Virtual visit to Santa leads to the question: Why aren’t we all getting immunity to COVID for Christmas?

St. Nick is hiding something and editor Nick Harvey is determined to get to the bottom of his big red bag

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Logan Visola

Opinions Editor Nick Harvey waits in the line to virtually meet with Santa Claus Saturday at the City Center. Kids of all ages were able to remotely engage with Santa, who appeared on a large, flatscreen TV. Mrs. Claus was there in person to help out.

Nick Harvey

Last year, I wrote for The Californian about my experience of visiting Santa at the ripe old age of 15. I thought my interaction with St. Nick had ceased at that point, with my Christmas experience forever being devoid of Santa Claus. 

But little did I know, I would be wrong.

As we celebrate the year’s best holiday in the middle of a once-in-a-century pandemic, it’s important to remember how Jolly Old St. Nick and his North Pole operation is being affected. It’s not, because as the world recently learned Santa is indeed immune to the coronavirus. 

“Santa, of all the good qualities, has a lot of good innate immunity,” Dr. Anthony Fauci told USA Today on Nov. 20.

This begs the question: How exactly is Santa immune to the COVID-19? And can we use Santa’s immunity to accelerate the development of a vaccine?

I decided to face my fear of the big red man once again and get the inside scoop.

Conveniently, last Saturday Santa happened to be visiting San Ramon’s favorite giant aluminum box, our semi-beloved City Center. In front of the large storefront that has not yet been occupied by an extremely overpriced business that will likely die in two years, and behind a small grove of Christmas trees, stood a large flatscreen TV containing Santa.

On the screen, Santa sat on his chair and was dressed in his normal red attire. The screen was angled so Santa towered over me, like the Great and Powerful Oz looming over Dorothy. Unlike Dorothy, I hadn’t been kidnapped by a tornado – though I might as well have been if I knew I wasn’t going to find my answer.

Unlike last year, where I had to wait awkwardly behind a long line of tiny children, the line this year was extremely short. Sadly, visiting the jolly old fat man isn’t worth it when he isn’t even there in person.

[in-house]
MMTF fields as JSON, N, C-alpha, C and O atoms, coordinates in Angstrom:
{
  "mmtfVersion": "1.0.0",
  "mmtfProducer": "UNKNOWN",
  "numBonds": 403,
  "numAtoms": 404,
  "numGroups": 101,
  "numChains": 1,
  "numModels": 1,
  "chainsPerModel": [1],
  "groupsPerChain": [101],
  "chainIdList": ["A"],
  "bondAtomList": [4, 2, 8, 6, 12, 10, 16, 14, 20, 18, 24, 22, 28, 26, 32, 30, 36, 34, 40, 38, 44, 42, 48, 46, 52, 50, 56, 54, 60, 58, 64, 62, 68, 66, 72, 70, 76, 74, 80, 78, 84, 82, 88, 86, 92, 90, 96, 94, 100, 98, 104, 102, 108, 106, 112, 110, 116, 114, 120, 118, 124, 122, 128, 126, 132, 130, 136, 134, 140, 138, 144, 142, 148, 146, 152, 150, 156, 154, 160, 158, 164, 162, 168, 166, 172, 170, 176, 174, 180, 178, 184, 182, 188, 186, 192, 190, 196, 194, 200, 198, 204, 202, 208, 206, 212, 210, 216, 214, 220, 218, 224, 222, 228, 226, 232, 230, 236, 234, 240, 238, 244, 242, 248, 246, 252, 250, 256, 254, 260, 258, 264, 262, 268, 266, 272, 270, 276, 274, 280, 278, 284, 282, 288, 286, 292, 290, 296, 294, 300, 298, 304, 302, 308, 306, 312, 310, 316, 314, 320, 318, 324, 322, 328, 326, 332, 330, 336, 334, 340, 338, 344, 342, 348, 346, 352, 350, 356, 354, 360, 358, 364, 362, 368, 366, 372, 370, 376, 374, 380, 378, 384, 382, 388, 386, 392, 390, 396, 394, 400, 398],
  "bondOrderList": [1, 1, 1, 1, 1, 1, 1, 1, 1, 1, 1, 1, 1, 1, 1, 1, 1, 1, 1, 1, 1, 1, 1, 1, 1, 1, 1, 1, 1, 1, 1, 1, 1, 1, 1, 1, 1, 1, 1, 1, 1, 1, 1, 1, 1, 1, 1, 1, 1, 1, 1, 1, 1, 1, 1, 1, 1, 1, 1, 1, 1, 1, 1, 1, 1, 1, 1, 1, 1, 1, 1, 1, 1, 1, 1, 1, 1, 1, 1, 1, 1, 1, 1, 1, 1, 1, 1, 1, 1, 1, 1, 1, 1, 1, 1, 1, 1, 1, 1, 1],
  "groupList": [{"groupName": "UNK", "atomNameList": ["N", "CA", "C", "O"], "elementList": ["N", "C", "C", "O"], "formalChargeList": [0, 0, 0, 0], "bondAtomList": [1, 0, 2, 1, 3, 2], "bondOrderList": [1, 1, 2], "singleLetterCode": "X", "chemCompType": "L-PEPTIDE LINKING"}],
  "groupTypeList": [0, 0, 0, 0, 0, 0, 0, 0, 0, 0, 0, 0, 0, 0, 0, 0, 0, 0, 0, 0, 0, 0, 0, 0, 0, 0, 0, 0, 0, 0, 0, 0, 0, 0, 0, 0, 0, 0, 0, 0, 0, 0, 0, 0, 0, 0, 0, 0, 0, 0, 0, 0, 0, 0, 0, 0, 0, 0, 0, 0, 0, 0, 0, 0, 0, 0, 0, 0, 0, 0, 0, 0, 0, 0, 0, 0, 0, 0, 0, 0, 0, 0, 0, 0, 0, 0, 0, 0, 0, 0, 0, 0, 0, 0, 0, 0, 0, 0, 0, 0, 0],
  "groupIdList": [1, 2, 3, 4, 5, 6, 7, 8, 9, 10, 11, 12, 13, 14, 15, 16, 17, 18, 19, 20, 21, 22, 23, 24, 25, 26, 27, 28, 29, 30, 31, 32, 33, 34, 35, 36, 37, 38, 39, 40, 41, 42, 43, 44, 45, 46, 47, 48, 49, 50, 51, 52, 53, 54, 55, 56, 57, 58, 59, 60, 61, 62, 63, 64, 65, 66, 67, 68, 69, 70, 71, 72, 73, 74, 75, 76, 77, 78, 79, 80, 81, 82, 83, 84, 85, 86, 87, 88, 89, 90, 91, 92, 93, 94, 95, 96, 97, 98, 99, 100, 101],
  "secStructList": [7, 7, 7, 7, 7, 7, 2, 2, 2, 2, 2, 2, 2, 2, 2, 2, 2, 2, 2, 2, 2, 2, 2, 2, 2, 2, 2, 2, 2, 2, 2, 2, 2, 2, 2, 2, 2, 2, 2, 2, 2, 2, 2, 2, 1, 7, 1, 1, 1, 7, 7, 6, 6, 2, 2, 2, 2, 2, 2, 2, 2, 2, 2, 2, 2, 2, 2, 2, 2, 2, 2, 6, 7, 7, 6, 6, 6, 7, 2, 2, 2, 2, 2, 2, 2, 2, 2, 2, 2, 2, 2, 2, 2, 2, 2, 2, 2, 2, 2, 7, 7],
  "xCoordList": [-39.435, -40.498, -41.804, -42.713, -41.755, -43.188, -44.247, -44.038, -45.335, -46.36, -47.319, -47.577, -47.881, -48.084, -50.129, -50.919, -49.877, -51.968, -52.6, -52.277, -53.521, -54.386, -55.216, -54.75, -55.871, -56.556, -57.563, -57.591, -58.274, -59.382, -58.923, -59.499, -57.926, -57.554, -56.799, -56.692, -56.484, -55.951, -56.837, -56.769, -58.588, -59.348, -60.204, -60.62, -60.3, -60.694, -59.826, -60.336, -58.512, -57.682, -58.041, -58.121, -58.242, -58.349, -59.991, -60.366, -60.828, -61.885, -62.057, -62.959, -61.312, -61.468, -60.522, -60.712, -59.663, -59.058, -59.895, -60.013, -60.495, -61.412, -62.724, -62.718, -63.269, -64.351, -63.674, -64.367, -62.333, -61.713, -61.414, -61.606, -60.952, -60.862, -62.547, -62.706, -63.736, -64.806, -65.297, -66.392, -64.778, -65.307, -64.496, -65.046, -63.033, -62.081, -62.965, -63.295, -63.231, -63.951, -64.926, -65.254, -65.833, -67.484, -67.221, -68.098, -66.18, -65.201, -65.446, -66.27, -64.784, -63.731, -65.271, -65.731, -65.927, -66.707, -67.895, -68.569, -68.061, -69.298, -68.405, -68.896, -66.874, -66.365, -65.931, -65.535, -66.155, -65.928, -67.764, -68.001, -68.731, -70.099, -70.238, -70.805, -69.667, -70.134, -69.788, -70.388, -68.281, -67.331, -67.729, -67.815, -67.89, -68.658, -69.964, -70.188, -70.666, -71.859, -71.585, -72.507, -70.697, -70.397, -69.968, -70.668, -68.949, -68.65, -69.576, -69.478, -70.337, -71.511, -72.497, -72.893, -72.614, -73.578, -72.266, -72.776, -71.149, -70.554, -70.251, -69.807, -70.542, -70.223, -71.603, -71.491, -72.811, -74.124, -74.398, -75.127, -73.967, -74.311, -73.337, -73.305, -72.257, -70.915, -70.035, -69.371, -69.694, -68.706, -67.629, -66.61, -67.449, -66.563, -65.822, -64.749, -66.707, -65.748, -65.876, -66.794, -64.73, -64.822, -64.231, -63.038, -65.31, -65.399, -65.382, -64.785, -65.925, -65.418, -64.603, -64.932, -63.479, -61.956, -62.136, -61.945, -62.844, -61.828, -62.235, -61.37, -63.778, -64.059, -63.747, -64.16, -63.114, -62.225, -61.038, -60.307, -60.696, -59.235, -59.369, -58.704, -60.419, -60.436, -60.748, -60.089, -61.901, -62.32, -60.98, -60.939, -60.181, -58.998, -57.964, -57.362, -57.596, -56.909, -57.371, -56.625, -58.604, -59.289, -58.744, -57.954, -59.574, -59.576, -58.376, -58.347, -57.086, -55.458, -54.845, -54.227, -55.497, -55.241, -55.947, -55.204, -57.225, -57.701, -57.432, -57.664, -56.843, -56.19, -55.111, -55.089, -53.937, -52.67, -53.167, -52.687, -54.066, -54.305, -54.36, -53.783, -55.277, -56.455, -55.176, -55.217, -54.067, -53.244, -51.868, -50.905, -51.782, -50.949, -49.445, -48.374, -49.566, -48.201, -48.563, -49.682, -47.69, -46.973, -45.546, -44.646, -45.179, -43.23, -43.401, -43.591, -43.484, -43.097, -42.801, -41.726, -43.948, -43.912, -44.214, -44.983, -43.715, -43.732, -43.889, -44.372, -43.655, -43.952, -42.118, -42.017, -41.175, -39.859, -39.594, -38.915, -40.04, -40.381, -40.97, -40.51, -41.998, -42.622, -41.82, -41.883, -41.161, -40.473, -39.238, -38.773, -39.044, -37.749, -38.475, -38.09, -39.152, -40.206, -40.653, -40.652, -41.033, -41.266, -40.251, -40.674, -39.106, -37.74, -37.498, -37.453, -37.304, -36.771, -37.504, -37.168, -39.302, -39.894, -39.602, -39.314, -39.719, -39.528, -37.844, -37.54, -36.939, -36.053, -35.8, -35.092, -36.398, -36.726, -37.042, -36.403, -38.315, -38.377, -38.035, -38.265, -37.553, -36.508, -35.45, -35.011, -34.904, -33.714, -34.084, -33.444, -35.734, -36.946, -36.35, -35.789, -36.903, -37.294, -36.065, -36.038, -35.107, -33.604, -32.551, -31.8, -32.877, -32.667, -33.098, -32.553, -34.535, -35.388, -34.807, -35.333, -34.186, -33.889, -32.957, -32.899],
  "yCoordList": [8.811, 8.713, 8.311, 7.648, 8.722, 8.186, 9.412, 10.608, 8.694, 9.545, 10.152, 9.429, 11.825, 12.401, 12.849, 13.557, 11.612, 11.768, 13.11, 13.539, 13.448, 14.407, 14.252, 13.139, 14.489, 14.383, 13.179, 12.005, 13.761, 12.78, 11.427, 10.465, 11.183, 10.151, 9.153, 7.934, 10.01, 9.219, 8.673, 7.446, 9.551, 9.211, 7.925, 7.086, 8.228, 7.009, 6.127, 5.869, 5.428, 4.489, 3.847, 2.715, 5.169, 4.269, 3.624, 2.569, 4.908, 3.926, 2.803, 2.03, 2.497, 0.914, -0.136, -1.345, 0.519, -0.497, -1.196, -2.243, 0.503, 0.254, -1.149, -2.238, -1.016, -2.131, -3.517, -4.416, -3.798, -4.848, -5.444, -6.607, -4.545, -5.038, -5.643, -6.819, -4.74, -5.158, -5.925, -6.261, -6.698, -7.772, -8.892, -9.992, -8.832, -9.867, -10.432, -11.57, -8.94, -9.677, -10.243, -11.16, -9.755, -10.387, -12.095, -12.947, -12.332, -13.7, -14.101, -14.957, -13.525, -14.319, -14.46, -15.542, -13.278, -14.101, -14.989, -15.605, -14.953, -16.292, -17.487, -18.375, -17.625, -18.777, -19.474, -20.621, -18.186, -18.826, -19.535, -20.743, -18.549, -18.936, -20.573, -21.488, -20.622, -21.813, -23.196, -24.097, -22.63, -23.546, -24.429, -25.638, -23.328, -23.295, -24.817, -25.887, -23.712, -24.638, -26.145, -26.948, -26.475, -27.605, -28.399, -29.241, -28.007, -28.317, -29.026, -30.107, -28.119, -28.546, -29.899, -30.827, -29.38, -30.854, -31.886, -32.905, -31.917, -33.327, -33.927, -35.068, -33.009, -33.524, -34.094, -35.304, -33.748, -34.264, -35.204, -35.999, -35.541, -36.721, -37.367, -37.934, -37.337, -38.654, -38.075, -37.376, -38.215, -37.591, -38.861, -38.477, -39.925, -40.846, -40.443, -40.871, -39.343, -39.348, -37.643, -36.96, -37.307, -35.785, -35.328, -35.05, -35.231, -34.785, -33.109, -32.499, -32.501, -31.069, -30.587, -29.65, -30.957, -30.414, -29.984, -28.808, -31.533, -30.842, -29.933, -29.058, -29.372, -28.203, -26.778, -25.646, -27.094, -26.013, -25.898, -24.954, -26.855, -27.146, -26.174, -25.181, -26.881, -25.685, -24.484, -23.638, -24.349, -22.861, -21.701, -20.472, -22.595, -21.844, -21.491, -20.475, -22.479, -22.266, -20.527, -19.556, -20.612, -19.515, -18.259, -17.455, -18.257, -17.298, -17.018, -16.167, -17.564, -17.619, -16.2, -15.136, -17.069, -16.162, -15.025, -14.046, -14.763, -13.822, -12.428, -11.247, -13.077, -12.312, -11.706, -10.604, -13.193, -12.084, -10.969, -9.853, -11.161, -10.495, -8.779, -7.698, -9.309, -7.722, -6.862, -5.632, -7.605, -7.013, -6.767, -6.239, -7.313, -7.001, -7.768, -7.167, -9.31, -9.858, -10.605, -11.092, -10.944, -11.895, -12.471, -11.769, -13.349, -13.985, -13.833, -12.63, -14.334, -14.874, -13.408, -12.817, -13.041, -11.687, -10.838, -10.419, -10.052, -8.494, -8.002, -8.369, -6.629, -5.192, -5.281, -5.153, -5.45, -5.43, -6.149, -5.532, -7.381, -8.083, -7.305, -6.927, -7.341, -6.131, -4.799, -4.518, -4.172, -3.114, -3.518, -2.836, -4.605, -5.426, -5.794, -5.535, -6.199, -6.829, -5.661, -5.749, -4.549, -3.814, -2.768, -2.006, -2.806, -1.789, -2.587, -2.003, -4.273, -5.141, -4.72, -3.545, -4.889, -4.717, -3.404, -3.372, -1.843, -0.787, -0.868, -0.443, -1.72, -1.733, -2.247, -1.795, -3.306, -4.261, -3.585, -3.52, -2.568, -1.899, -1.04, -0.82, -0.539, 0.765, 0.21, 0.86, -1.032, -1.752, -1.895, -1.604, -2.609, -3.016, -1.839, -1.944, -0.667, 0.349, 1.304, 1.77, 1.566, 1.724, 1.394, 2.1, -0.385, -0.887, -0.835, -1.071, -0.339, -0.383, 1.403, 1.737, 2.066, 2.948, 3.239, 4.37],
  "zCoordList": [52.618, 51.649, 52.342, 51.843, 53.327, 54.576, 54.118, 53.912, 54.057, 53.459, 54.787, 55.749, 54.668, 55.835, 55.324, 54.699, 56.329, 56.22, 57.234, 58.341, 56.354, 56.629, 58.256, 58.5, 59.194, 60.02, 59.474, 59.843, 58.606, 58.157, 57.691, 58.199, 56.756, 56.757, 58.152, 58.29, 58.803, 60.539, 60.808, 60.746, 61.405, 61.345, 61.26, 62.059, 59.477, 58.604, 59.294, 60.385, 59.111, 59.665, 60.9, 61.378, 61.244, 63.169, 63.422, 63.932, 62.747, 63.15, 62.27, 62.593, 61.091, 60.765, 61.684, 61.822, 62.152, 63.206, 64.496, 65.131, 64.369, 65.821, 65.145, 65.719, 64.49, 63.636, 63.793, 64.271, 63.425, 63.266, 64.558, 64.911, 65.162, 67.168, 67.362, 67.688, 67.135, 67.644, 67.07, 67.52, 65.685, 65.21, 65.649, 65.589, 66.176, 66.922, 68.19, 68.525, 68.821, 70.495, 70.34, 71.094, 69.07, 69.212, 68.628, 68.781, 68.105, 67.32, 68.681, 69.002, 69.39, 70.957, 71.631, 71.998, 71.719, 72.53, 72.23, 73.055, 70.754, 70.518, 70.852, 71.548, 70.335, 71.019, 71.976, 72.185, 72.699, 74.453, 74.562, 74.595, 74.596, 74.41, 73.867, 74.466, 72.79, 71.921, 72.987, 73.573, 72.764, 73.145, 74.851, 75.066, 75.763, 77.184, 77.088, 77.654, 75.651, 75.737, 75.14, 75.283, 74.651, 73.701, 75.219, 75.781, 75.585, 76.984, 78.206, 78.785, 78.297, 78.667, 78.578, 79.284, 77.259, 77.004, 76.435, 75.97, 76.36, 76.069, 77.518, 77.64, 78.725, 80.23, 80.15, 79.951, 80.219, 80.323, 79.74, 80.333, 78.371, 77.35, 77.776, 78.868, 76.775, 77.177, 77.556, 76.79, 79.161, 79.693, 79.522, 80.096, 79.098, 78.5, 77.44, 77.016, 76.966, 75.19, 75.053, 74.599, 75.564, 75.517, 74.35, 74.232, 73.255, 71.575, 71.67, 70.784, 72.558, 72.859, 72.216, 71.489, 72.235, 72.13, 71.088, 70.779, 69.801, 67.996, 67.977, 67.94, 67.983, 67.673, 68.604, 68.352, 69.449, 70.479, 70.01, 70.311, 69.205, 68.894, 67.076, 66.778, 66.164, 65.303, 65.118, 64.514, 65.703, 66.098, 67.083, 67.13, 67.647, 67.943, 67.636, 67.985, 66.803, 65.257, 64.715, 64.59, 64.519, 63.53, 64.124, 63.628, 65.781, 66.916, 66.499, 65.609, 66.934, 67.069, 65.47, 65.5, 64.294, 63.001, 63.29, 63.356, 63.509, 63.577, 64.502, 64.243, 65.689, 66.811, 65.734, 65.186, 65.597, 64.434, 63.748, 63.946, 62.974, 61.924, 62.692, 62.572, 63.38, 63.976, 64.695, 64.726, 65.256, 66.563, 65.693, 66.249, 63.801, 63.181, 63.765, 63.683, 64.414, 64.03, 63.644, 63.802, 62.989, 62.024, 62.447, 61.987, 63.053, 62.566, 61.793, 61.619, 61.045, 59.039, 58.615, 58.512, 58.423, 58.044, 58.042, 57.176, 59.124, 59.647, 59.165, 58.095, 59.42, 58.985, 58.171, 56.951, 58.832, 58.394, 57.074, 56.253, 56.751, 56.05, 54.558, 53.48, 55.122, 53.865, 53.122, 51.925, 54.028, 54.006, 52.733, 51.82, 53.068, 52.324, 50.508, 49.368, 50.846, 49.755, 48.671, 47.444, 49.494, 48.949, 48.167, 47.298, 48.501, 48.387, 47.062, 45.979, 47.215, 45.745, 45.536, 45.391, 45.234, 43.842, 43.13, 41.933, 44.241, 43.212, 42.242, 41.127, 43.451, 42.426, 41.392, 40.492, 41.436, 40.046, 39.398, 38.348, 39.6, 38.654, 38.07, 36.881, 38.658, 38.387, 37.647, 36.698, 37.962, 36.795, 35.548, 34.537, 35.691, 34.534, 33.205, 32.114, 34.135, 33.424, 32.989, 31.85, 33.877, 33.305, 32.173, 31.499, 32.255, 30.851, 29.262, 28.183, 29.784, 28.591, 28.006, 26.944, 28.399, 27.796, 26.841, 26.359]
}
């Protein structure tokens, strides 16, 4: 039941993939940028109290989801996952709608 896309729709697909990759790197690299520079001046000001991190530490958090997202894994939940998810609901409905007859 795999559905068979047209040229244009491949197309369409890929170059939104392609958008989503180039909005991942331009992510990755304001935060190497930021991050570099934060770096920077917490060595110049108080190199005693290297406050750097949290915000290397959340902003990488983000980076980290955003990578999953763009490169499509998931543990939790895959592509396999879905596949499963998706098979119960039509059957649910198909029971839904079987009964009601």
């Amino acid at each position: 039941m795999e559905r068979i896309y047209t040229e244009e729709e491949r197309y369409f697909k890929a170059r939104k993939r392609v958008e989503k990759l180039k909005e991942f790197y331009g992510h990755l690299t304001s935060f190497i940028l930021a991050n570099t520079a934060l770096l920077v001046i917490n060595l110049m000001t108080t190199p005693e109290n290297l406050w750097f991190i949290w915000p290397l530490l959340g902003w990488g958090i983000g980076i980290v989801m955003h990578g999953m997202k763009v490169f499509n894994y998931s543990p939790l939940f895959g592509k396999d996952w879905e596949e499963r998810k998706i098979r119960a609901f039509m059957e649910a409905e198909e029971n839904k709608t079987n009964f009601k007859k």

Even worse, I forgot to ask Santa my question. Yes, that’s right. It’s as if Edmund Hillary just suddenly forgot to ascend Everest, or if George Washington just forgot to found a country. Then again, isn’t visiting Santa at 16 pretty pointless anyway?

Down on my luck (or rather, my memory), I decided to send a message to Santa and ask him my question. Through a quick search, I found a very sketchy-looking website that claims to send a letter instantly to Santa. 

I wrote to Santa that I wished for a vaccine, and I additionally asked him how he was immune to coronavirus. His reply was nothing short of breathtaking. No mention of my requests whatsoever.

“The elves have been very busy this season making wonderful new things for you,” wrote Santa.

Not only did I get a form letter, I also likely contracted multiple computer viruses from the 2005-esque page design.

At my last wits, I decided to scour the web for any piece of information that could help us solve our problem. At last, I found it.

Neal Hoffman, the creator of Mensch on a Bench (the Hanukkah variant of Elf on the Shelf), told Newsweek, “We are pleased to say that this immunity appears to extend to many members of the magical variety”, in reference to both Santa and the Mensch.

Did you catch that? Magical variety. Magic.

Santa isn’t immune to COVID because he’s secretly hiding a vaccine somewhere under the North Pole. Santa isn’t immune to COVID because he has antibodies. He’s immune to the virus because he’s magical.

The implications are eerily clear. Santa isn’t unable to provide his immunity to us because of some scientific, earthly limitations. Santa could use his magical powers to grant us all immunity to the virus that is plaguing our world.

Except he isn’t.

Why?

Santa’s character becomes even more tarnished when we review his workplace safety protocols. Dr. Greg Poland, the director of the Mayo Clinic’s Vaccine Research Group, told USA Today there have been two mild infections of COVID-19 at the North Pole, both of them amongst the elves.

This begs the question: why are the elves succumbing to COVID, despite their boss’ immunity to said virus? Why is Santa not granting his immunity to them? If Santa can power a sled with several reindeer, and somehow have the stamina to fly to every house on Earth to deliver presents, surely he could grant us his immunity?

Not only did Santa endanger the health of his elves, he also is sacrificing his own wife. When I visited St. Nick, Mrs. Claus was standing there, live and in-person. 

While the world has been saddled with fighting a pandemic, Santa has sat on his large, cushy behind and decided to ignore the world’s plight. Meanwhile, he is blatantly putting his own workers and wife in harm’s way.

For the first time in history, a pharmaceutical company has proven itself to be more moral than the man who literally gives presents to every child on Earth.

Childhood ruined. Merry Christmas.

Logan Visola